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Sefirat HaOmer


If a person is in doubt if s/he counted Sefirat HaOmer on the previous day, the Terumat Hadeshen [37] writes that s/he should continue to count with a blessing, and the Shulchan Aruch agrees [Shulchan Aruch, Orach Chaim 489:8]. According to the Pri Chadash, the reason is that there is a double doubt ["s'fek s'feka"]: It is doubtful if he counted or not, and even if he did not count, there is a doubt whether to accept the ruling of the Tosafot, to continue with a blessing even after missing one day. This was also quoted by the Mishna Berura [ibid. note 38], and the Pri Megadim uses this to show that a blessing can be recited in the case of a double doubt [Shulchan Aruch, Orach Chaim 143:5]. 

The halacha can be summarized as follows: 

(1) If one forgets to count at night, s/he can count during the following day without a blessing, and then continue the remaining nights with a blessing. 

(2) One who forgets at night and the following day should continue to count without reciting a blessing. 

(3) One who is not sure whether s/he counted (or might have made a mistake in the count) can continue to count with a blessing. 



While there are authorities who forbid purchasing food or items during sefira that would require a blessing of she’he’chiyanu [Eliyahu Zuta 493:1; see further, Natei Gavriel Pesach vol. 3 54:1]; many others permit reciting this bracha and therefore allow people to purchase new clothes and other such items [Mishna Brurah 493:2; Rivevot Ephraim 8:227; Halichot Shlomo - Moadim vol. 2, 11:14 note 53].  

Furthermore, even according to those who are more stringent:

1. Reciting she’he’chiyanu on Shabbat, Yom Tov, Chol HaMoed and Lag Ba’Omer (and other days when the mourning of sefira no longer applies) is permitted [see Tzitz Eliezer 18:41 B’tzel HaChochma 4:48].

2. In the case of need, there are those who permit buying and wearing new clothes [Yabia Omer Orech Chaim 3:26, Yechaveh Daat 1:24].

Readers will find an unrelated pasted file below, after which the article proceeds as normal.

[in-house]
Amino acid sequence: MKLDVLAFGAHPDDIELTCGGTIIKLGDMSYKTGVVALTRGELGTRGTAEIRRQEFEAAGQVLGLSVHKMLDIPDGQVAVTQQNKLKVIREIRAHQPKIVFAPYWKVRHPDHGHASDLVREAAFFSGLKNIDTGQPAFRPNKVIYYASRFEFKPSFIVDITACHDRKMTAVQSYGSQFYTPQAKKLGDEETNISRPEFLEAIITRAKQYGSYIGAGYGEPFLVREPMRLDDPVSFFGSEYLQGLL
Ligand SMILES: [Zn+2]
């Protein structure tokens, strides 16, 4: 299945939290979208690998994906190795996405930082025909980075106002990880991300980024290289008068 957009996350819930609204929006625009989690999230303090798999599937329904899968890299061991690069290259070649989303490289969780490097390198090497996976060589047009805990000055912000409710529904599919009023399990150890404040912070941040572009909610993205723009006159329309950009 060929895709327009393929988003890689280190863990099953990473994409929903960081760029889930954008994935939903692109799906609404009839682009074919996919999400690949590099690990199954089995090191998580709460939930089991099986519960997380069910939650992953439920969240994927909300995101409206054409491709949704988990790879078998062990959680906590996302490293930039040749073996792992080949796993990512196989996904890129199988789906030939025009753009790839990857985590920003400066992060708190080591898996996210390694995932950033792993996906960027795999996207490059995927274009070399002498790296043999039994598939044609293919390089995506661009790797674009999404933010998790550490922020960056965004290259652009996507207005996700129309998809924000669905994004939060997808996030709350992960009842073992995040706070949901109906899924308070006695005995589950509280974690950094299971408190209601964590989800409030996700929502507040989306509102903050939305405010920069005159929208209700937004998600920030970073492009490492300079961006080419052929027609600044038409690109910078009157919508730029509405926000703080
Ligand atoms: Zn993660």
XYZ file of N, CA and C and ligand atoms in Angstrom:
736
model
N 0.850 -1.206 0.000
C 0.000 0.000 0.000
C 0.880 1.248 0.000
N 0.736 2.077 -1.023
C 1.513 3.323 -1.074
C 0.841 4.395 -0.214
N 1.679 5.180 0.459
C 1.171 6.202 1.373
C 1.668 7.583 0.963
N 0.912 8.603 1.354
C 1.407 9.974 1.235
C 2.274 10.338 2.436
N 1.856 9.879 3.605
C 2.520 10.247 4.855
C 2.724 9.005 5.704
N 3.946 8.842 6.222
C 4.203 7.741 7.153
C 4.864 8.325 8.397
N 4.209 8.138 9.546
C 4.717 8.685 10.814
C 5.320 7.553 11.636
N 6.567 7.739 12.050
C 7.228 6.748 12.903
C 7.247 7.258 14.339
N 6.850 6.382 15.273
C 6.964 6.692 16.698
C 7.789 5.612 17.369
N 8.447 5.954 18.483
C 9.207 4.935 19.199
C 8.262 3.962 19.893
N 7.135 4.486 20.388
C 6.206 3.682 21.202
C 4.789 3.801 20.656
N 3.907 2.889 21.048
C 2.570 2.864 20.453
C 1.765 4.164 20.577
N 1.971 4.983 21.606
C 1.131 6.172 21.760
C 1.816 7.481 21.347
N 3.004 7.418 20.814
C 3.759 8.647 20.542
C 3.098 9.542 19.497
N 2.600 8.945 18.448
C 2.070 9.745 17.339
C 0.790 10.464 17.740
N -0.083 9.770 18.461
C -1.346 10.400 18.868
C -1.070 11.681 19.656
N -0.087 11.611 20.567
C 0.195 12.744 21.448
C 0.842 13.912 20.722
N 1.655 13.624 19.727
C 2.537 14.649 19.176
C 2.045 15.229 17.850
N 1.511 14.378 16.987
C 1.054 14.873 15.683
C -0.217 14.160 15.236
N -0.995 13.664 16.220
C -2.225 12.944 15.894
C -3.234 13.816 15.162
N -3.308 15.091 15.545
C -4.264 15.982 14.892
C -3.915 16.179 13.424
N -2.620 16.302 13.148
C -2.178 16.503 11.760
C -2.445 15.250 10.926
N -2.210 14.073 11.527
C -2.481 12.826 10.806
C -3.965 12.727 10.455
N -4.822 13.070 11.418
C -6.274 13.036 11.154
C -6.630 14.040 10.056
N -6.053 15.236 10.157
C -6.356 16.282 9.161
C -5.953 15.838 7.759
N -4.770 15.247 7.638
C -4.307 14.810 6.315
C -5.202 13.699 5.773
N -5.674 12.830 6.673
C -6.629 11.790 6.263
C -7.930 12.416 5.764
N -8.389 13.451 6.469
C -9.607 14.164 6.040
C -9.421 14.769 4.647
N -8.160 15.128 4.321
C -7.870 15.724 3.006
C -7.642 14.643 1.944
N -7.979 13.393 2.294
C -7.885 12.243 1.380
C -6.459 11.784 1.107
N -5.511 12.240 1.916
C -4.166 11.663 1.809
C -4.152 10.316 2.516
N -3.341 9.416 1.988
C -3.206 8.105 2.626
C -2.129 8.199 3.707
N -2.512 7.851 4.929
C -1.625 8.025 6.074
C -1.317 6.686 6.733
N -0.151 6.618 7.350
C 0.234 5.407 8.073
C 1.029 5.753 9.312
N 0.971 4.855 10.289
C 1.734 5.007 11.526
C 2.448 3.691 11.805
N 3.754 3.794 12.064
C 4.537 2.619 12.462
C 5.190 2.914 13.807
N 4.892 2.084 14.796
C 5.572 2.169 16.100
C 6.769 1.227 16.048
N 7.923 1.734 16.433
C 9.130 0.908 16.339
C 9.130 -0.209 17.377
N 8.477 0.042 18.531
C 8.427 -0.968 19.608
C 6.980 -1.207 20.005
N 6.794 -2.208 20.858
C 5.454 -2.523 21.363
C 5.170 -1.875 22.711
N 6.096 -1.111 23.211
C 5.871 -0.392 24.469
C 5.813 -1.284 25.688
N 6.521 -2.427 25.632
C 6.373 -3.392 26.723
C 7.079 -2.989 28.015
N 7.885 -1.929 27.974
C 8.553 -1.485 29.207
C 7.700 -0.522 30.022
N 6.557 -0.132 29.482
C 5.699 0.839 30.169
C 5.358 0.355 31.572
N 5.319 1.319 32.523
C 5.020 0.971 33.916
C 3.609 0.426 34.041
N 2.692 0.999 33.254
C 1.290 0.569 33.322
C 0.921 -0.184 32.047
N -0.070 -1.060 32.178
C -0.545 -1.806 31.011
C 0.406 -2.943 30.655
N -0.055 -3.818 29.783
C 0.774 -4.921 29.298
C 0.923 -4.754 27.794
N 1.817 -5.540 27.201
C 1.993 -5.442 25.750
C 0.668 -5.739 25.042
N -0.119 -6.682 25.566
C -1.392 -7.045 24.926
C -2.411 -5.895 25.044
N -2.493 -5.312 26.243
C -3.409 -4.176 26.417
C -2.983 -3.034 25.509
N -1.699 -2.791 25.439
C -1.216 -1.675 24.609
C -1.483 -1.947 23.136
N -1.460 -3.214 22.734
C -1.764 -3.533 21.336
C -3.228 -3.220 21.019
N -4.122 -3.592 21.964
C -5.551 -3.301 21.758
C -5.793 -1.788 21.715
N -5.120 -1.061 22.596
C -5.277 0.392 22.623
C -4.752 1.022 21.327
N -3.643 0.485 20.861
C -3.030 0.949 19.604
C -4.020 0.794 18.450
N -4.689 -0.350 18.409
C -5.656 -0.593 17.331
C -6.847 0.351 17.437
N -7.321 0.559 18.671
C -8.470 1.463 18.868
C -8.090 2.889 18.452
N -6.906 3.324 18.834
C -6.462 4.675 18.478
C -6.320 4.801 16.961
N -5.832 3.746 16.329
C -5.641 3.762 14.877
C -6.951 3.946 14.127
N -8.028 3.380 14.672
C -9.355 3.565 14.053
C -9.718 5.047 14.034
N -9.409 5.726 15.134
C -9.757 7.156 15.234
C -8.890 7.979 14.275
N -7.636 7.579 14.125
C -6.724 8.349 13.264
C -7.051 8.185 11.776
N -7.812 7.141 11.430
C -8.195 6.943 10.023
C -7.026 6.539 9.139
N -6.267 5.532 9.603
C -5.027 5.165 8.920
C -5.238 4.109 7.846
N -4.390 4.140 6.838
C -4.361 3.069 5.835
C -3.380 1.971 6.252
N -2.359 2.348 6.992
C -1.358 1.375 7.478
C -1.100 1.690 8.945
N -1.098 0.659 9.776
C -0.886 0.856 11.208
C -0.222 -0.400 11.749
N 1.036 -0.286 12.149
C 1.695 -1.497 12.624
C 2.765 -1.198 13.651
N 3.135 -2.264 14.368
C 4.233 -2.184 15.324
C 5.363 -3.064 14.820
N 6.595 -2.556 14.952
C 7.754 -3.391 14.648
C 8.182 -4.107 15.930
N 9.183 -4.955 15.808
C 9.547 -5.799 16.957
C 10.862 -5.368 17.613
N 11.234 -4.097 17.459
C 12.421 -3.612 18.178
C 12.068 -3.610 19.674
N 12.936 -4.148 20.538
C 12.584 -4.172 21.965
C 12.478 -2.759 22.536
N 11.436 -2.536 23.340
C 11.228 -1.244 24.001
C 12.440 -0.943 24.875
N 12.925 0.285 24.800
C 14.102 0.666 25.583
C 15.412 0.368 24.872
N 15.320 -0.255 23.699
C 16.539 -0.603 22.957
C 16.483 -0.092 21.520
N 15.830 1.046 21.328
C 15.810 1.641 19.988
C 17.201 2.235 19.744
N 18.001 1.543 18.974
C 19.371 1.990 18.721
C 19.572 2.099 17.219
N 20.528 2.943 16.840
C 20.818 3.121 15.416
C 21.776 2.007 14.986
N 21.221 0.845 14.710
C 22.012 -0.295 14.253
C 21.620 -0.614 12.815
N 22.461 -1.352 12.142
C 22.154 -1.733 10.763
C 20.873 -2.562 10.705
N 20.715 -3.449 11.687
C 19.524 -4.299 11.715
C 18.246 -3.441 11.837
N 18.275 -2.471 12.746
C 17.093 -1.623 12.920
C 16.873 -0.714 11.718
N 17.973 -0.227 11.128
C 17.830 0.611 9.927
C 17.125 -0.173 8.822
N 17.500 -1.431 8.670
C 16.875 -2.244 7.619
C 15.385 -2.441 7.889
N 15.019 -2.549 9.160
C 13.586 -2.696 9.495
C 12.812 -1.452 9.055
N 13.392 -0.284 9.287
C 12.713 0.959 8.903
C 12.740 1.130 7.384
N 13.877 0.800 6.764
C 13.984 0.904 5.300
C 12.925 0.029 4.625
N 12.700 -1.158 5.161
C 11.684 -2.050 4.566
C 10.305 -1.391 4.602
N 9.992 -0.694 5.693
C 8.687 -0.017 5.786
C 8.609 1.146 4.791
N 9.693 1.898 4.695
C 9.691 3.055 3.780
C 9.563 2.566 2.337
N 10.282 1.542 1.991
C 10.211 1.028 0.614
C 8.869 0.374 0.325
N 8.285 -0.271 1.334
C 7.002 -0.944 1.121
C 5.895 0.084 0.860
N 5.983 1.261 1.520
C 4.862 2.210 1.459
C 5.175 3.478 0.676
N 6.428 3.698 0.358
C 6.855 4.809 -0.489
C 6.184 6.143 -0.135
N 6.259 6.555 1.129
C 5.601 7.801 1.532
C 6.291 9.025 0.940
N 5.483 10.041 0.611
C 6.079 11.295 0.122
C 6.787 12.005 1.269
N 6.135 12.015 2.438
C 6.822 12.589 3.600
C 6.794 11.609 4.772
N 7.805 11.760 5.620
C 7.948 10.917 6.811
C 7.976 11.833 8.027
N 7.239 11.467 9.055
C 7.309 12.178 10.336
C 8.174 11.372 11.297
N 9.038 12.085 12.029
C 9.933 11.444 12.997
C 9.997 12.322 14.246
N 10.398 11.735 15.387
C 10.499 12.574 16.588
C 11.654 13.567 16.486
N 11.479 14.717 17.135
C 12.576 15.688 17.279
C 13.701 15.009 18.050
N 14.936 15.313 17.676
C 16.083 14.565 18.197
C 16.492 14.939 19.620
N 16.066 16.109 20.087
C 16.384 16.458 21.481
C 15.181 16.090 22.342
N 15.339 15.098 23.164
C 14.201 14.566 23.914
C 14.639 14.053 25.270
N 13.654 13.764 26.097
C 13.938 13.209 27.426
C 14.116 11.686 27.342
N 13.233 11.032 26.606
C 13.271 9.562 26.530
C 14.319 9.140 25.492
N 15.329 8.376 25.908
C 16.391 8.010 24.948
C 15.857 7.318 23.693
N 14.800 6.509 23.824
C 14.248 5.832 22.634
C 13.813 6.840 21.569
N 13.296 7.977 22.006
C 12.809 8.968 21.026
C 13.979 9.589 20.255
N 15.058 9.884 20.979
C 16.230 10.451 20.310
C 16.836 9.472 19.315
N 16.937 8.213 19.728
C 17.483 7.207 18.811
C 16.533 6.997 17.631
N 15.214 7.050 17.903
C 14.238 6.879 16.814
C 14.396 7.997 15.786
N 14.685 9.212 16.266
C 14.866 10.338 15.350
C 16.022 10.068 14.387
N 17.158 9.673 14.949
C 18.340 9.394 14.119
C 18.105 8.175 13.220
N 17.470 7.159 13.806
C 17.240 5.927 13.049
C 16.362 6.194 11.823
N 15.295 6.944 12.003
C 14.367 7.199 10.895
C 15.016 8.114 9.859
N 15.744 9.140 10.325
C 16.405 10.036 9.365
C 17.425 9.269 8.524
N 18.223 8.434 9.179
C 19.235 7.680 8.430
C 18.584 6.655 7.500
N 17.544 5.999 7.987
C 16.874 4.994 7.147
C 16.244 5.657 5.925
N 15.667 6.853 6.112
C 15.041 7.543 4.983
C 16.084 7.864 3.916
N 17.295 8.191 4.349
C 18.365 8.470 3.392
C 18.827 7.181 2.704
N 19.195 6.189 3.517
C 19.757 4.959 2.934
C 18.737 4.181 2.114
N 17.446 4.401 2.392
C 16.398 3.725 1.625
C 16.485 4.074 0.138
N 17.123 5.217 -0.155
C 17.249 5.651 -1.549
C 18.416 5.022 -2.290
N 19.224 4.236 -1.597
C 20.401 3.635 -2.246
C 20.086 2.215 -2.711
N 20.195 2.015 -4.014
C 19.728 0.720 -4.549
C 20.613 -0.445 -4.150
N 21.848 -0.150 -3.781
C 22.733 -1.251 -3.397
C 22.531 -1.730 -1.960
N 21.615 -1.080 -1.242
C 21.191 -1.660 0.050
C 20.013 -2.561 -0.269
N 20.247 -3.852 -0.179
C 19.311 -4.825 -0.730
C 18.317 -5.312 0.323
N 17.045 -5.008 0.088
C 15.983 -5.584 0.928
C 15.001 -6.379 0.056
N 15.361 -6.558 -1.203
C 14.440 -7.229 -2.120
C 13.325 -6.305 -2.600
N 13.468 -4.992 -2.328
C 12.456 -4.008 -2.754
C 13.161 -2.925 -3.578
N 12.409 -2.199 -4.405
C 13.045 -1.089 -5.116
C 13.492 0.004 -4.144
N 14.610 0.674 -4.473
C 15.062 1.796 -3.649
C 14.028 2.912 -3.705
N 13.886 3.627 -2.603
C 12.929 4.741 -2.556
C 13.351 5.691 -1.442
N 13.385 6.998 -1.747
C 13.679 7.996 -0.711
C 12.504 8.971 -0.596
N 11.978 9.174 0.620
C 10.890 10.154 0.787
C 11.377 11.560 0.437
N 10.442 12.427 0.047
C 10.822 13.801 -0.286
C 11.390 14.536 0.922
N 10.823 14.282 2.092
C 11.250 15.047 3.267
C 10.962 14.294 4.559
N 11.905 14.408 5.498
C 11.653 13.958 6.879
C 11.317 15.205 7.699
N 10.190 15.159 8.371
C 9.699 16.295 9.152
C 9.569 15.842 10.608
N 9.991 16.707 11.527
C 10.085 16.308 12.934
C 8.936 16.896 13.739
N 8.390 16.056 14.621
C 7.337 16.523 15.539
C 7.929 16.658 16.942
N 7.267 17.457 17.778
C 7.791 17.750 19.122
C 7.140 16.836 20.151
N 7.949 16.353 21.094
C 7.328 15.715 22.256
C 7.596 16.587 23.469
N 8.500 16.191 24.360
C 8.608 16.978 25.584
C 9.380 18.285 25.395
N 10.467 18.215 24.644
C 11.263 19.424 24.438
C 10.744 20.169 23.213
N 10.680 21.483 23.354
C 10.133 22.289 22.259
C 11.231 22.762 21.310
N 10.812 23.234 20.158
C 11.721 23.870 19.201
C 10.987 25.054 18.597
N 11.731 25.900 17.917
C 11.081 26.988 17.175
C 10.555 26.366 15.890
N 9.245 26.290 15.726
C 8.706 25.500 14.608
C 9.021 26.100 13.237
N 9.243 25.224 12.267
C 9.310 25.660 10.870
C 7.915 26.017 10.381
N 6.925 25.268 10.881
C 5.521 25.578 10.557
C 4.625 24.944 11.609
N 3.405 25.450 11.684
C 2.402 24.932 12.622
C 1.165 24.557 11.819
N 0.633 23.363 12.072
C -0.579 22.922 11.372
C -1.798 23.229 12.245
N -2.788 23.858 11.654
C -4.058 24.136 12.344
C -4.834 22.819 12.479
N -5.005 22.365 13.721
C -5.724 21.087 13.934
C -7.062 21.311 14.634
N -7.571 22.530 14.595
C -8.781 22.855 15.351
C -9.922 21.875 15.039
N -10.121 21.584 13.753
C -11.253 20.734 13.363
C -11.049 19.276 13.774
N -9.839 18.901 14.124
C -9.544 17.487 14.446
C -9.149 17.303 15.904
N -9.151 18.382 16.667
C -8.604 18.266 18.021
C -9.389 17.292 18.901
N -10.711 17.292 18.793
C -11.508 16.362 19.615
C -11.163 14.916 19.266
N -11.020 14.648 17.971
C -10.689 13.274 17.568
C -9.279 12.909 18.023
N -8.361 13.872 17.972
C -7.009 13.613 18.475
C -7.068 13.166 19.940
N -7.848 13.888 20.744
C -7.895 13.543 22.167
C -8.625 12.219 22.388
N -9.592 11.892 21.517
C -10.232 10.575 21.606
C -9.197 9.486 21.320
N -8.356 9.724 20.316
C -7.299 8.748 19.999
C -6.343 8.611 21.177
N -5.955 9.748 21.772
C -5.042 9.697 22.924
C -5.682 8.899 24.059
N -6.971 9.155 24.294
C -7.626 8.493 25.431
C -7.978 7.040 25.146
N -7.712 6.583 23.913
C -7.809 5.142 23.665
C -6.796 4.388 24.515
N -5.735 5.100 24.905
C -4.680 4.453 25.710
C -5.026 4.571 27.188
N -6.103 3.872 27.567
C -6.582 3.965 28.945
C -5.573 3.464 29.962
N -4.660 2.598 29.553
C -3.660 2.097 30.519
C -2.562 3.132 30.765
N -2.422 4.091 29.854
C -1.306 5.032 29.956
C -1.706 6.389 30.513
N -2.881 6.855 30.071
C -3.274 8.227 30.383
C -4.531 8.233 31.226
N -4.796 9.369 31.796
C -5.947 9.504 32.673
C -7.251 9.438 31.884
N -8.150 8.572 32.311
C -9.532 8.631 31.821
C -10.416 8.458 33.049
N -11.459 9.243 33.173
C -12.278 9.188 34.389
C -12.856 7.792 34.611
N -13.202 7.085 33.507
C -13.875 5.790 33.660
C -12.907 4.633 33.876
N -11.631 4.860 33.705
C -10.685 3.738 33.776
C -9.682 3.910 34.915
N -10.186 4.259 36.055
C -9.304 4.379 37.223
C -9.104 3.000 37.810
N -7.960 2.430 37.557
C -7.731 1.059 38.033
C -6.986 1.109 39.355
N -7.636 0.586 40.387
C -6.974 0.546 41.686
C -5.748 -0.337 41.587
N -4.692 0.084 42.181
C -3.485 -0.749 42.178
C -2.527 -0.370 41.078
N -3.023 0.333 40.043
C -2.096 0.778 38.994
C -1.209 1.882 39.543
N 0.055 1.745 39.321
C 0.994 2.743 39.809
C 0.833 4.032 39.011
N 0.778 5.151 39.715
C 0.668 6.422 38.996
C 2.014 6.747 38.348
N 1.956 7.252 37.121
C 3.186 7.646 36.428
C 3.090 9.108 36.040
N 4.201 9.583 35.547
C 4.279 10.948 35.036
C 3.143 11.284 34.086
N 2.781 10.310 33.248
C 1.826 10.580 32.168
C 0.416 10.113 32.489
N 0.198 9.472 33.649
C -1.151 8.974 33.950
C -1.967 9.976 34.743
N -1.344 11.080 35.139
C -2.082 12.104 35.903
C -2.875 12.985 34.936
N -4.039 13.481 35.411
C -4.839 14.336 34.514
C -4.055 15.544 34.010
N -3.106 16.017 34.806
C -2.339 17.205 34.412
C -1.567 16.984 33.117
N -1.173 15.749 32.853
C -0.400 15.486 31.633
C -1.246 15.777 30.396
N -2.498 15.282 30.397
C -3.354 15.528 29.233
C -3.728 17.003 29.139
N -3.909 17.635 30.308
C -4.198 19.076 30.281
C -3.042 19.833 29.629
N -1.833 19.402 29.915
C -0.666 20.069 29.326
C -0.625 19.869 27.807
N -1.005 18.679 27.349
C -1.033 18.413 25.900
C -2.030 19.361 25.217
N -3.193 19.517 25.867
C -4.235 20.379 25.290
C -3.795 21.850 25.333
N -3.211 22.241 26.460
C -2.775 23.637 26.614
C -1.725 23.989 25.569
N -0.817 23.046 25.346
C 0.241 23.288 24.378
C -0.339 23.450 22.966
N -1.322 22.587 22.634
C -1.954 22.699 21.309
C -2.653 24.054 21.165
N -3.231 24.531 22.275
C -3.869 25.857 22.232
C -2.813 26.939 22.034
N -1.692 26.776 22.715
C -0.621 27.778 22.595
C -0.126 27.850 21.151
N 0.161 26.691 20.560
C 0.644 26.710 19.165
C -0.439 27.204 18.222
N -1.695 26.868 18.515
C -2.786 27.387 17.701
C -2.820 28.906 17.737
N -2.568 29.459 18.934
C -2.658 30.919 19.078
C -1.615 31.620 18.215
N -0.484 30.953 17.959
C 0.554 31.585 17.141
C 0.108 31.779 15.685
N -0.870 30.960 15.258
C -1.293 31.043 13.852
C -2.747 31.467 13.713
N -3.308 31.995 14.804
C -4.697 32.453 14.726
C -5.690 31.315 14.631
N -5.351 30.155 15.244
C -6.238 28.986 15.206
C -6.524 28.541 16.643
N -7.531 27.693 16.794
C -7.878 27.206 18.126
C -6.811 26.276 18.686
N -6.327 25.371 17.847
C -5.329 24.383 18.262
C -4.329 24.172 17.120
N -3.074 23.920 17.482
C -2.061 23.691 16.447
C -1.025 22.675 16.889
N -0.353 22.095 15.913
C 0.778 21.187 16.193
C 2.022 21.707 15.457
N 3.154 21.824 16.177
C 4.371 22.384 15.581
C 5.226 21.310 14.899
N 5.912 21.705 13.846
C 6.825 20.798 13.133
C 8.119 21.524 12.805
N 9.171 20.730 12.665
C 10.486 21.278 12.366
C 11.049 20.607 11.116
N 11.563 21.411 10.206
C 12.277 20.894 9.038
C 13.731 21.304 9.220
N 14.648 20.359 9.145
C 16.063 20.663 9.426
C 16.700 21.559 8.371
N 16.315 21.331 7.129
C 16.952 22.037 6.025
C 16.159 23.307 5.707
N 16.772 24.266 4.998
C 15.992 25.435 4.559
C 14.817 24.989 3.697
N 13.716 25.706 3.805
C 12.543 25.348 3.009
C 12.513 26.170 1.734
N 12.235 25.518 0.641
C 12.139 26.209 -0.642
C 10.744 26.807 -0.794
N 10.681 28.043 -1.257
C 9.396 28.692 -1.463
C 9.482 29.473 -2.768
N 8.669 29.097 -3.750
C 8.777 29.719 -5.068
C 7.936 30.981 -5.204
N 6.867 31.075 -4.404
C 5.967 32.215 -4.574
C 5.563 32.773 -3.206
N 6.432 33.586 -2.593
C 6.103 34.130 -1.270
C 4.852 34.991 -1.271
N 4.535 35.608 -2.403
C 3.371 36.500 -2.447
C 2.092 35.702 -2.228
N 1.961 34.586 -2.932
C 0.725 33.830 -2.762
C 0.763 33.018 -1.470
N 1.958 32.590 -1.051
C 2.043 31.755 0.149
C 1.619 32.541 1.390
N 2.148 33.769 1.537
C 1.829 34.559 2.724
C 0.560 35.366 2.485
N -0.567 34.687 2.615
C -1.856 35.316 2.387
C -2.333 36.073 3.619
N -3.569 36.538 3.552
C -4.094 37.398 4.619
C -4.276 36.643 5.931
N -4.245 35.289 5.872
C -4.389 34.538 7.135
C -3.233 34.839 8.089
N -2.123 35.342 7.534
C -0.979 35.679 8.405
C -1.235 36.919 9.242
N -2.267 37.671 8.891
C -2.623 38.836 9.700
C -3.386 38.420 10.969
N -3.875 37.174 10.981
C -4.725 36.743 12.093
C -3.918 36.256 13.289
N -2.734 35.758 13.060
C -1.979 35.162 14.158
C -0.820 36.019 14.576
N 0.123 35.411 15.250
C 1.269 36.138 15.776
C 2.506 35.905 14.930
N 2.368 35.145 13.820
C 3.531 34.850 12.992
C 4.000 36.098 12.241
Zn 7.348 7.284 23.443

3. Purchasing a new home, buying furniture, painting or remodeling is permitted [Tzitz Eliezer 18:41:3, Nitei Gavriel Pesach vol. 3 59:4-5; Iggrot Moshe Orech Chaim 3:82].



According to the Shulchan Aruch, there are two components to the observance of Sefirat HaOmer. The first is the actual counting of the Omer, something which should be done each night between Pesach and Shavuot.

However, the second component of Sefirat HaOmer, is the period of mourning that we observe during this time. While there are many different customs related to exact dates on which we must mourn, during this period, we have accepted the custom not to perform weddings, not to dance or play live or recorded music and not to get haircuts or shave.

Yet, on this final point, there is some debate among contemporary poskim, especially for men who shave on a daily basis.

According to Rabbi Moshe Feinstein, if not shaving would lead to significant problems in the business environment, a person is allowed to shave during Sefira [Igrot Moshe Choshen Mishpat 1:93].

According to Rabbi Shlomo Zalman Braun, it is permitted to shave on Fridays in preparation for Shabbat [Shearim Ha Mitzuyanim B'halacha 120 note 5].

According to Rabbi Aharon Lichtenstein, since the level of mourning during Sefira is analogous to the mourning period following shloshim (i.e. "yud bet chodesh), and because the honor due to Shabbat takes precedence over the mourning of Sefira [Taanit 26b], therefore it is an obligation for those who regular shave, to shave for Shabbat during Sefira.